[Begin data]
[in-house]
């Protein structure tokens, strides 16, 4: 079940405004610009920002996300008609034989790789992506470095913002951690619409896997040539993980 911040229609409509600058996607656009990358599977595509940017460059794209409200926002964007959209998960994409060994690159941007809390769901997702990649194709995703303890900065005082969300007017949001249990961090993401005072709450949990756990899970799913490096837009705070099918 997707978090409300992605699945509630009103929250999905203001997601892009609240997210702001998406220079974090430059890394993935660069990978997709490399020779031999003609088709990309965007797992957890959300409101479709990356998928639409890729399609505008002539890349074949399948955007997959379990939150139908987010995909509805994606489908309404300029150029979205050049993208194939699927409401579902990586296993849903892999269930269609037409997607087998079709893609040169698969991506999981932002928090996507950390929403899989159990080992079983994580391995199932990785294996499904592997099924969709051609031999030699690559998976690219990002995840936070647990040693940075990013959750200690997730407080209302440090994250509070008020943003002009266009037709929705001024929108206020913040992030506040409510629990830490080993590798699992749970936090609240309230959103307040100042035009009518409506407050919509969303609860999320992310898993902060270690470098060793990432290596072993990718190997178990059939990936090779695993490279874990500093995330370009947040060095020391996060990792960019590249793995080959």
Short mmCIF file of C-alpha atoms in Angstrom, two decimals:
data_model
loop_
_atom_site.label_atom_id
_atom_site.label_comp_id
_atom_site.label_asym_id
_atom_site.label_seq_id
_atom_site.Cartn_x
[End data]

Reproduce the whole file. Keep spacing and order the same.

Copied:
[in-house]
């Protein structure tokens, strides 16, 4: 079940405004610009920002996300008609034989790789992506470095913002951690619409896997040539993980 911040229609409509600058996607656009990358599977595509940017460059794209409200926002964007959209998960994409060994690159941007809390769901997702990649194709995703303890900065005082969300007017949001249990961090993401005072709450949990756990899970799913490096837009705070099918 997707978090409300992605699945509630009103929250999905203001997601892009609240997210702001998406220079974090430059890394993935660069990978997709490399020779031999003609088709990309965007797992957890959300409101479709990356998928639409890729399609505008002539890349074949399948955007997959379990939150139908987010995909509805994606489908309404300029150029979205050049993208194939699927409401579902990586296993849903892999269930269609037409997607087998079709893609040169698969991506999981932002928090996507950390929403899989159990080992079983994580391995199932990785294996499904592997099924969709051609031999030699690559998976690219990002995840936070647990040693940075990013959750200690997730407080209302440090994250509070008020943003002009266009037709929705001024929108206020913040992030506040409510629990830490080993590798699992749970936090609240309230959103307040100042035009009518409506407050919509969303609860999320992310898993902060270690470098060793990432290596072993990718190997178990059939990936090779695993490279874990500093995330370009947040060095020391996060990792960019590249793995080959």
Short mmCIF file of C-alpha atoms in Angstrom, two decimals:
data_model
loop_
_atom_site.label_atom_id
_atom_site.label_comp_id
_atom_site.label_asym_id
_atom_site.label_seq_id
_atom_site.Cartn_x